On September 16th, 2014 NASA announced the selection of two American companies, Boeing and SpaceX to be awarded contracts to enhance NASA’s Commercial Crew Transportation Capability. Boeing and SpaceX will develop and use the CST-100 and Crew Dragon spacecraft, respectively, with the end goal of sending astronauts in American-made spacecraft and thus ending NASA’s reliance on Russia to ferry astronauts to and from the International Space Station by 2017.
According to NASA administrators, contracts will be worth up to $6.8 billion USD, with $4.2 billion USD being awarded to Boeing and $2.6 billion USD being awarded to SpaceX. Contracts to both companies have the same requirements in order to be completed successfully. There must be at least one test flight per company, which will be administered in the presence of at least one U.S. astronaut aboard in order to verify the crafts ability to successfully launch, maneuver and dock at the Space Station. Once tests have been completed, both contractors will complete two to six missions to the International Space Station.
NASA’s decision to involve private industry in the task of advancing their Commercial Crew Transportation technologies will restore the capability of the U.S. to send American astronauts to space from U.S. soil for the first time since 2011. Private companies will own and operate the craft and be able to sell human space transportation to customers besides NASA in order to supplement costs, and it will allow NASA to turn its focus to future missions such as deep space travel to Mars.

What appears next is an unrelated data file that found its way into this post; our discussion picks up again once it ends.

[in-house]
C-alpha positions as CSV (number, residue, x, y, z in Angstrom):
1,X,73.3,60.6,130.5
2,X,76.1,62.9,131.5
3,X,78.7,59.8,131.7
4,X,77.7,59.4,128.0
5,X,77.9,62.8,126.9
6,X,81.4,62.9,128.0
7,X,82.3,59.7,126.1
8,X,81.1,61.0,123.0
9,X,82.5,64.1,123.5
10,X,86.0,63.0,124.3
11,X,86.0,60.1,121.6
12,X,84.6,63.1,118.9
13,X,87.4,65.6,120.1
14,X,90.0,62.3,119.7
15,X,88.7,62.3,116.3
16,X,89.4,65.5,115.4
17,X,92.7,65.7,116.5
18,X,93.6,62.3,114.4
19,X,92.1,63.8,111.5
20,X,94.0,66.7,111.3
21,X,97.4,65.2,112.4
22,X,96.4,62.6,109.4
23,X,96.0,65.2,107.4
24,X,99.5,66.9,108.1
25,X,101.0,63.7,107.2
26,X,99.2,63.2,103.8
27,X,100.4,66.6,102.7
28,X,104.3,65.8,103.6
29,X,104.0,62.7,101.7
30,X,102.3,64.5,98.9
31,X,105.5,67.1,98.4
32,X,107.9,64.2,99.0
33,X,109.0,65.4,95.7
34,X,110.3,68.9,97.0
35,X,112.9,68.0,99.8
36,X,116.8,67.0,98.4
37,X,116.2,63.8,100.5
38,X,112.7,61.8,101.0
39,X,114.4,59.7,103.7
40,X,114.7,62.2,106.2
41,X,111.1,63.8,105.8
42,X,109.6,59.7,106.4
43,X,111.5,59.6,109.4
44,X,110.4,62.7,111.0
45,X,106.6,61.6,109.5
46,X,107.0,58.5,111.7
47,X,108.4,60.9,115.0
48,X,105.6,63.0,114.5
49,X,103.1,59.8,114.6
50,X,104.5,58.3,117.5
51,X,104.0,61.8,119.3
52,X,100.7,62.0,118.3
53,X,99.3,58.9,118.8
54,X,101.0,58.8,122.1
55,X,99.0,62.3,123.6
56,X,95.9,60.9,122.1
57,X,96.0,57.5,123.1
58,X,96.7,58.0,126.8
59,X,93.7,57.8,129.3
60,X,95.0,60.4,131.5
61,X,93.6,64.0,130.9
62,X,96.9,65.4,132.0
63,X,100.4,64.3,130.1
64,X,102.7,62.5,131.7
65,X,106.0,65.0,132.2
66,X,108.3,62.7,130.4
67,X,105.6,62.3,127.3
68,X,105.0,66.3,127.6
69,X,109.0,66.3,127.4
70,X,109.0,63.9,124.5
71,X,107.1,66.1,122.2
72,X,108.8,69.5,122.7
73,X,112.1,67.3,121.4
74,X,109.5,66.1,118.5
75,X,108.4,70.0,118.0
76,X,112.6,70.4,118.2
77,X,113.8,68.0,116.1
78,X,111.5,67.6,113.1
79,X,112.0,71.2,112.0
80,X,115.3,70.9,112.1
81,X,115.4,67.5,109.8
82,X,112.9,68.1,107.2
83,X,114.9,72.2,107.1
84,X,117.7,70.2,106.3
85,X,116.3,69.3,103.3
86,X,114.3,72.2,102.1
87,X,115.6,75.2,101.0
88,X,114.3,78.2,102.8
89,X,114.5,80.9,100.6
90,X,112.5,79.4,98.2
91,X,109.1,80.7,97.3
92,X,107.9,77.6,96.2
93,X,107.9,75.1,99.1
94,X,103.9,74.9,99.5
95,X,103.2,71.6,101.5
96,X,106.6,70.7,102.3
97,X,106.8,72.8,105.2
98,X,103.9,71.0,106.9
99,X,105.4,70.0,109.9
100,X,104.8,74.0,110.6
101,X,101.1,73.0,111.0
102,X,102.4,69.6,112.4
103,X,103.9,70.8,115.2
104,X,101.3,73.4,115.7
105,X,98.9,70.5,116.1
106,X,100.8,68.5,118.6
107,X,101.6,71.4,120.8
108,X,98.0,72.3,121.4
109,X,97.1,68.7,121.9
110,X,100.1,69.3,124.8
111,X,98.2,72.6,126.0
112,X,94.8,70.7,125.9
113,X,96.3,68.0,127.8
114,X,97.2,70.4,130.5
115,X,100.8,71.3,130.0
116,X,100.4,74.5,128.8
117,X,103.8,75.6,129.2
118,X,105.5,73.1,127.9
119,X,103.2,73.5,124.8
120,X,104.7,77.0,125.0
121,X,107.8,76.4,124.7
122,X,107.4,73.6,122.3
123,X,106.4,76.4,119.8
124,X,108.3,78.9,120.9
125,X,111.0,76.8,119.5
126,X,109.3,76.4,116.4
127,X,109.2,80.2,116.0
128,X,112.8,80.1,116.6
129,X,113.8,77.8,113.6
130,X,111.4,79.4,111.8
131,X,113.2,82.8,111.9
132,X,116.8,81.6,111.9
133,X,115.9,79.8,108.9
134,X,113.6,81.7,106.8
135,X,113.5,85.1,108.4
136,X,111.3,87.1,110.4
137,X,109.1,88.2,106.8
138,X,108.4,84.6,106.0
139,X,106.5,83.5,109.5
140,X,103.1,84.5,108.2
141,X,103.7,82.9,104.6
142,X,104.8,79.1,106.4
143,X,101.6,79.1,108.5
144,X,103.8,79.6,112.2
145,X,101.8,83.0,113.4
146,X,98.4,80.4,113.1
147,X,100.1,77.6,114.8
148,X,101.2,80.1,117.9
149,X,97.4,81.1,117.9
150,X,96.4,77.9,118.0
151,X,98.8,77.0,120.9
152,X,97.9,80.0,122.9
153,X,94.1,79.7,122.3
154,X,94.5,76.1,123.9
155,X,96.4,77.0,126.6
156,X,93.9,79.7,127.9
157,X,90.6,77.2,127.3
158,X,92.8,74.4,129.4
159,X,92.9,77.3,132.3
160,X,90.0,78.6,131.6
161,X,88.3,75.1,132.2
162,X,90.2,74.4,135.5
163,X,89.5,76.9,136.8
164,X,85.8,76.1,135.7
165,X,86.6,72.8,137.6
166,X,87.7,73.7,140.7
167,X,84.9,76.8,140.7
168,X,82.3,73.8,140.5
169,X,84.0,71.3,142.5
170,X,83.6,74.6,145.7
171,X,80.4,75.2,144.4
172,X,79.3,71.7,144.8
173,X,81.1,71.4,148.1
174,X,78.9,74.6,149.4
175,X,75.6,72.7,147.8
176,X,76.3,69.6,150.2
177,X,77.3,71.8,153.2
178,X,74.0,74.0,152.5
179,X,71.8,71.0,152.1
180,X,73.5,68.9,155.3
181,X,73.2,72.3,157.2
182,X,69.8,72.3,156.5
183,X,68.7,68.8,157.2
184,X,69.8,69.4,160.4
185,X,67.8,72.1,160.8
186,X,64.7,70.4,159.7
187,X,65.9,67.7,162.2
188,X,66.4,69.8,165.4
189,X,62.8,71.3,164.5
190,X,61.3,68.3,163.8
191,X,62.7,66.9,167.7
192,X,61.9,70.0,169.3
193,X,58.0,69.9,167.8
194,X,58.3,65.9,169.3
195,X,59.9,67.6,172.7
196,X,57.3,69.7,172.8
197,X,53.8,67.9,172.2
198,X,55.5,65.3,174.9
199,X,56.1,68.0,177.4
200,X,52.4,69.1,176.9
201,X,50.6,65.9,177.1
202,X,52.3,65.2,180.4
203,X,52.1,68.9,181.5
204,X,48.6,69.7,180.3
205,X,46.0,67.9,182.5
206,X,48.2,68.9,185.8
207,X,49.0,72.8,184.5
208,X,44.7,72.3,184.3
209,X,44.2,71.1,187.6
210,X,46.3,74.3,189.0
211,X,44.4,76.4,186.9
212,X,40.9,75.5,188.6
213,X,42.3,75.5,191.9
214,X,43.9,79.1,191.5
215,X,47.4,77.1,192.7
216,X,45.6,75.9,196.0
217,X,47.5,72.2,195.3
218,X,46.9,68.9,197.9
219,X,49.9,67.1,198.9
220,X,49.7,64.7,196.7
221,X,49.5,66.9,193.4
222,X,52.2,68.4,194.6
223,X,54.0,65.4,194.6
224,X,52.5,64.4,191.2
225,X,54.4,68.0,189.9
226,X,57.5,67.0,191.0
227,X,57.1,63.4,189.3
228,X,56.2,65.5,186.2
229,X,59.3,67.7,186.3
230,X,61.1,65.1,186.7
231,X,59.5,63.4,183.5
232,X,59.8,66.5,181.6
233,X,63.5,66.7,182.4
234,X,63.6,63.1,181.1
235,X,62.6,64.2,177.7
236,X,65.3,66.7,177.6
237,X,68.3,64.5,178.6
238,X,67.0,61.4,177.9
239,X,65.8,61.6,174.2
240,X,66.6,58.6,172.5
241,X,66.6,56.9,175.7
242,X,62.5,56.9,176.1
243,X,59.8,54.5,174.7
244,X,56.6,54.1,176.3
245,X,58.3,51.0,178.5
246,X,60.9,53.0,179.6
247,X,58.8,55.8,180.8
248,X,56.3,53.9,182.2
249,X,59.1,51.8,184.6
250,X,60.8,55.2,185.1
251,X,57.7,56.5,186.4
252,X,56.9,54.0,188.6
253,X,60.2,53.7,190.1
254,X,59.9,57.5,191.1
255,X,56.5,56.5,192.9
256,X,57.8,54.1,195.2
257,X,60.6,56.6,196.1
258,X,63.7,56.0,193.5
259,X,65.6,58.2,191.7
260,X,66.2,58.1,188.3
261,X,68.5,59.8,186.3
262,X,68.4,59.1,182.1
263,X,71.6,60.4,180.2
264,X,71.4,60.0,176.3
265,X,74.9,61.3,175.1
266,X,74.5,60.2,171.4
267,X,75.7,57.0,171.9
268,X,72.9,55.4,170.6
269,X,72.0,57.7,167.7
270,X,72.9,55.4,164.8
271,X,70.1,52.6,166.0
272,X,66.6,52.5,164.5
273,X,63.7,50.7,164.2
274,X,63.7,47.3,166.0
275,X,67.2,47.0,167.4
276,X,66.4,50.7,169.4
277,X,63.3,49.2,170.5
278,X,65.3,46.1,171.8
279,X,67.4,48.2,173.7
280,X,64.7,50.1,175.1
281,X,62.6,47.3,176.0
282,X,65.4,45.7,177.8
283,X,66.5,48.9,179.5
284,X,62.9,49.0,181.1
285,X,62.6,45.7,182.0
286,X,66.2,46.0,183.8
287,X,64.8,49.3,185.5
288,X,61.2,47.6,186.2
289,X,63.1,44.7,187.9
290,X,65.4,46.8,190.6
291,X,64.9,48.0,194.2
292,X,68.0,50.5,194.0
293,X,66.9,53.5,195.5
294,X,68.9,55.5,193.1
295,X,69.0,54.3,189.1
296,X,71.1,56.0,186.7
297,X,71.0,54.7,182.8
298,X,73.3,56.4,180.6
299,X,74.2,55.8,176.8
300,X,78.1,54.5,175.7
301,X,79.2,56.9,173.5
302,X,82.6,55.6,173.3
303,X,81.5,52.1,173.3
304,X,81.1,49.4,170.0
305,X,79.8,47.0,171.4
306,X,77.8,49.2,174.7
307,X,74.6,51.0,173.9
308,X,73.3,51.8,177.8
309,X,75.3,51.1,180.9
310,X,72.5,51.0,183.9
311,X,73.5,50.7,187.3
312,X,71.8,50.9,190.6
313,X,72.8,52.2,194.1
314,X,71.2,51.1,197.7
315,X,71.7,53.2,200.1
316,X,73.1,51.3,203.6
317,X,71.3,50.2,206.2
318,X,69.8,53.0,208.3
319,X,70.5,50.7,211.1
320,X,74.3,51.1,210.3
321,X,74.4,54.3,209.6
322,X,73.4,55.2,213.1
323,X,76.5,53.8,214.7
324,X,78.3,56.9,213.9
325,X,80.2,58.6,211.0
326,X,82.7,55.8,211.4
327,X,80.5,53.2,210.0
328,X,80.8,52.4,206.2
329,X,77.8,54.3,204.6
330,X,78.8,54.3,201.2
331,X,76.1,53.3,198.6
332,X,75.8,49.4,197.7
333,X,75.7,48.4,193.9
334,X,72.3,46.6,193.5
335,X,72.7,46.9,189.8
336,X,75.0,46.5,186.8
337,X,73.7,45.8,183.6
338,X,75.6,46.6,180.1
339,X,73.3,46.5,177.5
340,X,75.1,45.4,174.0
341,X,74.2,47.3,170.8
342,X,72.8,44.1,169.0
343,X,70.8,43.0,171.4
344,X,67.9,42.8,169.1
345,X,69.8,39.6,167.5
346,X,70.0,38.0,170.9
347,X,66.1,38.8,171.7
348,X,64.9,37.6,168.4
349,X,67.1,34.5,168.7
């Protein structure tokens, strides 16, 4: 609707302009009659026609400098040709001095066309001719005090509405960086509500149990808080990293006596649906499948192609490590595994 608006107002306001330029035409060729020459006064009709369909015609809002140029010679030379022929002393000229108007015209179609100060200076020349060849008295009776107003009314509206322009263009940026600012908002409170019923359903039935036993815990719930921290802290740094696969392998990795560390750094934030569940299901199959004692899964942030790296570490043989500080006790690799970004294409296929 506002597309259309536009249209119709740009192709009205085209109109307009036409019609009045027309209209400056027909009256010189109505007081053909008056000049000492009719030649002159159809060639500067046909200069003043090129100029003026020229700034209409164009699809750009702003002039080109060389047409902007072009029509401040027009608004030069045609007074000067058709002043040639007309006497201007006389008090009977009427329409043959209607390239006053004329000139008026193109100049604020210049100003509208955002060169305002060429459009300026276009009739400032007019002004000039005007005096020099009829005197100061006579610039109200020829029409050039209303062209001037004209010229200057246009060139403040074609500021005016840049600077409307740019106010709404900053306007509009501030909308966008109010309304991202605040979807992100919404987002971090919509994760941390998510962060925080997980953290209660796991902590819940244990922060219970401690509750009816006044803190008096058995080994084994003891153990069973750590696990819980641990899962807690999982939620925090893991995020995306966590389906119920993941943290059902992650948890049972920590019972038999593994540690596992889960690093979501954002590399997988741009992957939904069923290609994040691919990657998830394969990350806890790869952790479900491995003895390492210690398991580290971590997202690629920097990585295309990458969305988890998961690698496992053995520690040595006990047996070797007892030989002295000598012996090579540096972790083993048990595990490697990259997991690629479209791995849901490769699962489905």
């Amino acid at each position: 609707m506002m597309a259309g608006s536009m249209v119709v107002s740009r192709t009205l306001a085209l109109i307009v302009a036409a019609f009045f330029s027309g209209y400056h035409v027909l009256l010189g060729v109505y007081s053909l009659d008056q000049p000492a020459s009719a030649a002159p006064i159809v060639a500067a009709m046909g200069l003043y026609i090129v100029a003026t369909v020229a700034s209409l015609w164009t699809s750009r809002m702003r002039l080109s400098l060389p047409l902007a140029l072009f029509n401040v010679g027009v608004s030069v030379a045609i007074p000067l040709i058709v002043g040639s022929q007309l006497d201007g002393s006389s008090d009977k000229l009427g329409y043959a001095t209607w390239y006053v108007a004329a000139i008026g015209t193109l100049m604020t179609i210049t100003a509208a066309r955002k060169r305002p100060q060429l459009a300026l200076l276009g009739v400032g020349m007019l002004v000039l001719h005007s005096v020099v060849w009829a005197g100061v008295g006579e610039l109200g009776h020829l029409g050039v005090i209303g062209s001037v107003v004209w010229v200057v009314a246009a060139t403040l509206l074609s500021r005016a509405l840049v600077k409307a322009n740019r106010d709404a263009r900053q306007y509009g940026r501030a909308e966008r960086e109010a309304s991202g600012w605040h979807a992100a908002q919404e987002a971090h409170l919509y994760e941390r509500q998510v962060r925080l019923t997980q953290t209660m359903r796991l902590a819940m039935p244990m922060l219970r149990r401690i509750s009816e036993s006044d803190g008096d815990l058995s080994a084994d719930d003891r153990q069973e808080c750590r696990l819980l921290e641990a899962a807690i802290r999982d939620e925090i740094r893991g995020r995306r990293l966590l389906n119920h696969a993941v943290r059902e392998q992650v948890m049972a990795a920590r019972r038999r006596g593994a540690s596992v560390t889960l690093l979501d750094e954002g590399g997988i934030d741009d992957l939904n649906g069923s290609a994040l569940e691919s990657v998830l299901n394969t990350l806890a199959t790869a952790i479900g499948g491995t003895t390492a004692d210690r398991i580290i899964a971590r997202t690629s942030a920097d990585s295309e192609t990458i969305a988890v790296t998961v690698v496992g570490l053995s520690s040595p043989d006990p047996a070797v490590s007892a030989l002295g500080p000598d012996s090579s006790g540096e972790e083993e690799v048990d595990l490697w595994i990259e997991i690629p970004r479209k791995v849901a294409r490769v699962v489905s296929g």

In short, NASA is using private enterprise to reinvigorate the space race. This raises the question of what other implications arise from privatizing space travel. Boeing has been part of every American human space flight program and is an industry leader. At the same time the Boeing Company, Boeing Defense, Space and Security, is one of the worlds largest defense contractors and the single largest manufacturer of military aircraft. The partnership of Boeing and Lockheed, another international defense procurer, encompass the United Launch Alliance which developed the Atlas 5 rockets that were used to launch Boeing’s CST-100. The concession to the argument, then, for the involvement of private industry in the development of low-Earth orbit crafts is what other applications could there be for such a craft?
With the craft being privately owned and operated, NASA has no direct chain of command supervising the use of said technology. NASA itself recognized the ability for these contractors to sell space transportation services to others beside themselves, so who may that involve? What could this mean for future defense procurement contracts? There are of course no direct implications that any such ulterior uses for the CST-100 or Crew Dragon exist, but these are all things that need to be considered when private industry is involved with research and development on this scale.
Another issue to consider in the case of Boeing and SpaceX’s acquisition of these contracts is the timing of NASA’s decision to move away from supporting Russian space missions and seeking the help of the private industry. This then begs the question of whether this is a rushed move in order to distance America from supporting Russian defense contractors, or if this a long-time, planned move away from government organizations towards privatization?